In this progress of his father young Cowperwood definitely shared. He was quite often allowed to come to the bank on Saturdays, when he would watch with great interest the deft exchange of bills at the brokerage end of the business. He wanted to know where all the types of money came from, why discounts were demanded and received, what the men did with all the money they received. His father, pleased at his interest, was glad to explain so that even at this early age—from ten to fifteen—the boy gained a wide knowledge of the condition of the country financially—what a State bank was and what a national one; what brokers did; what stocks were, and why they fluctuated in value. He began to see clearly what was meant by money as a medium of exchange, and how all values were calculated according to one primary value, that of gold. He was a financier by instinct, and all the knowledge that pertained to that great art was as natural to him as the emotions and subtleties of life are to a poet. This medium of exchange, gold, interested him intensely. When his father explained to him how it was mined, he dreamed that he owned a gold mine and waked to wish that he did. He was likewise curious about stocks and bonds and he learned that some stocks and bonds were not worth the paper they were written on, and that others were worth much more than their face value indicated.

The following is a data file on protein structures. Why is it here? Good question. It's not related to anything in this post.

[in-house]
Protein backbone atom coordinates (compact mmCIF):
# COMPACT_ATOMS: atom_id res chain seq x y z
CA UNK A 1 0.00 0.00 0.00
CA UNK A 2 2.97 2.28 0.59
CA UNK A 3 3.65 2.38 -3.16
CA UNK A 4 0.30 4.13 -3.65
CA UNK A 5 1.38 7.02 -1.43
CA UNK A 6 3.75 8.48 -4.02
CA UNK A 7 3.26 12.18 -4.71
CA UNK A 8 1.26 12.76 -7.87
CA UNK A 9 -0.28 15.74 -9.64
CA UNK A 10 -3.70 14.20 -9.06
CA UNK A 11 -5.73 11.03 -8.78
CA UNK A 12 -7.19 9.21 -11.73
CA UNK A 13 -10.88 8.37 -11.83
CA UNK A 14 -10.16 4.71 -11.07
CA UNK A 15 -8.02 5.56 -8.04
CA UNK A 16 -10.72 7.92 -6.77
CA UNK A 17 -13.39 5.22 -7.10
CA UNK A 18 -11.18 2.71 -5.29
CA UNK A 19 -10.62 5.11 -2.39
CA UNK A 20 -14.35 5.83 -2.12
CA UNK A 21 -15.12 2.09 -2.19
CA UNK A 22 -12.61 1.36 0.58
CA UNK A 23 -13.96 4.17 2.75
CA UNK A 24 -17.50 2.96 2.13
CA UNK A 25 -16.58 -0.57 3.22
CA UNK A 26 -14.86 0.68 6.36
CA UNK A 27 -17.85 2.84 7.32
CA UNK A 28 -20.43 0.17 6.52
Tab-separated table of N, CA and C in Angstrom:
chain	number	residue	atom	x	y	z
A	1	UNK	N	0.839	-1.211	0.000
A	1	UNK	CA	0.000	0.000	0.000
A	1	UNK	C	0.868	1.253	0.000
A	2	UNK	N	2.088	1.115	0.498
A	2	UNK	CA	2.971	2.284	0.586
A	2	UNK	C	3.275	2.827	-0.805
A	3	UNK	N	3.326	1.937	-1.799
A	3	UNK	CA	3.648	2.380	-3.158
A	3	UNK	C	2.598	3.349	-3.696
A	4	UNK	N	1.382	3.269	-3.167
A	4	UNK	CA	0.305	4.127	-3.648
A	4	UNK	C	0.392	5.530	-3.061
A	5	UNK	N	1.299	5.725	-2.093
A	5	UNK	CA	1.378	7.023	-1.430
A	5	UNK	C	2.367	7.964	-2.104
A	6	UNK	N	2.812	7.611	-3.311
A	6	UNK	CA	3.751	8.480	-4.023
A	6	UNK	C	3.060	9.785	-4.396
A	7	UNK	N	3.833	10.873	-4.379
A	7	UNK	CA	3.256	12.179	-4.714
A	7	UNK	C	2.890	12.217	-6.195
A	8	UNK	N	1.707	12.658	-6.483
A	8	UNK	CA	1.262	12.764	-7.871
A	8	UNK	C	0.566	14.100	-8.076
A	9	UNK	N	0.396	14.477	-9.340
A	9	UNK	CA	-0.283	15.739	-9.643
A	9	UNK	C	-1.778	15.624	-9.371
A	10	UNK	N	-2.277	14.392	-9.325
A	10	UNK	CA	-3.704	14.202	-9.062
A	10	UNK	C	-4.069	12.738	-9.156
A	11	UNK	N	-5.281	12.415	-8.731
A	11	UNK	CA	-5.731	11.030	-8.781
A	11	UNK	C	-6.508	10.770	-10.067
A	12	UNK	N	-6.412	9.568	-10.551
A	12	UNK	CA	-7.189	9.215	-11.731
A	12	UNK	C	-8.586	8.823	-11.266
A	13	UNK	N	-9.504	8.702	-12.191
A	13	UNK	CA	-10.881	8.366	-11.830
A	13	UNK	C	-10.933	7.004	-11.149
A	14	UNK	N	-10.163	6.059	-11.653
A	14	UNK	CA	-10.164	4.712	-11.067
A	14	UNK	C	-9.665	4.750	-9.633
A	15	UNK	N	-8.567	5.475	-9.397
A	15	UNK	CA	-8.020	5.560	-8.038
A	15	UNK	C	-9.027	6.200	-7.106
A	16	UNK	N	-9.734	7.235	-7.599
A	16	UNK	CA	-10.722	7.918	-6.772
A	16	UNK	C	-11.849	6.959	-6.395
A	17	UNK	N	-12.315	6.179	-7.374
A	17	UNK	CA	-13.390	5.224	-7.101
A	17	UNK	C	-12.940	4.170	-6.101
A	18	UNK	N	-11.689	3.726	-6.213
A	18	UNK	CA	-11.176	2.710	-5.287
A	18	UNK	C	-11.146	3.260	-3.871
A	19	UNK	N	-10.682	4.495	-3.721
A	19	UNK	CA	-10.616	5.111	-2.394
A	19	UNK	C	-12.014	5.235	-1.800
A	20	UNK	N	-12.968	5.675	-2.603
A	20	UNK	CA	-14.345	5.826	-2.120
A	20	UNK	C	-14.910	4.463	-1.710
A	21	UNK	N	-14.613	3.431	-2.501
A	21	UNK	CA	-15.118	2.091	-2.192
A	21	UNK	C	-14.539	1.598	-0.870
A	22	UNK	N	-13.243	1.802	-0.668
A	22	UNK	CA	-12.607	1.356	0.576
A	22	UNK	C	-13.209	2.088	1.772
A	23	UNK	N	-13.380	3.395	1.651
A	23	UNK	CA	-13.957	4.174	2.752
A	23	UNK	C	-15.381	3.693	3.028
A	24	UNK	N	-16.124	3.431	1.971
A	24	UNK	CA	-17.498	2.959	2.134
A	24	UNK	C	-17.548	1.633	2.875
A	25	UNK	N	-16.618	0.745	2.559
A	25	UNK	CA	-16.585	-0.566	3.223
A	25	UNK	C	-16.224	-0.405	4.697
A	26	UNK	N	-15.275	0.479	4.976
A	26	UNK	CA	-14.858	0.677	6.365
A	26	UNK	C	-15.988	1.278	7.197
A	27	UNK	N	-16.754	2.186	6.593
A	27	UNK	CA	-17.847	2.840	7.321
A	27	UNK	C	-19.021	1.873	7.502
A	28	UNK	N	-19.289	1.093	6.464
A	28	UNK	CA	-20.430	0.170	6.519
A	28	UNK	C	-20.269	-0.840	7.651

"There, my son," said his father to him one day, "you won't often see a bundle of those around this neighborhood." He referred to a series of shares in the British East India Company, deposited as collateral at two-thirds of their face value for a loan of one hundred thousand dollars. A Philadelphia magnate had hypothecated them for the use of the ready cash. Young Cowperwood looked at them curiously. "They don't look like much, do they?" he commented.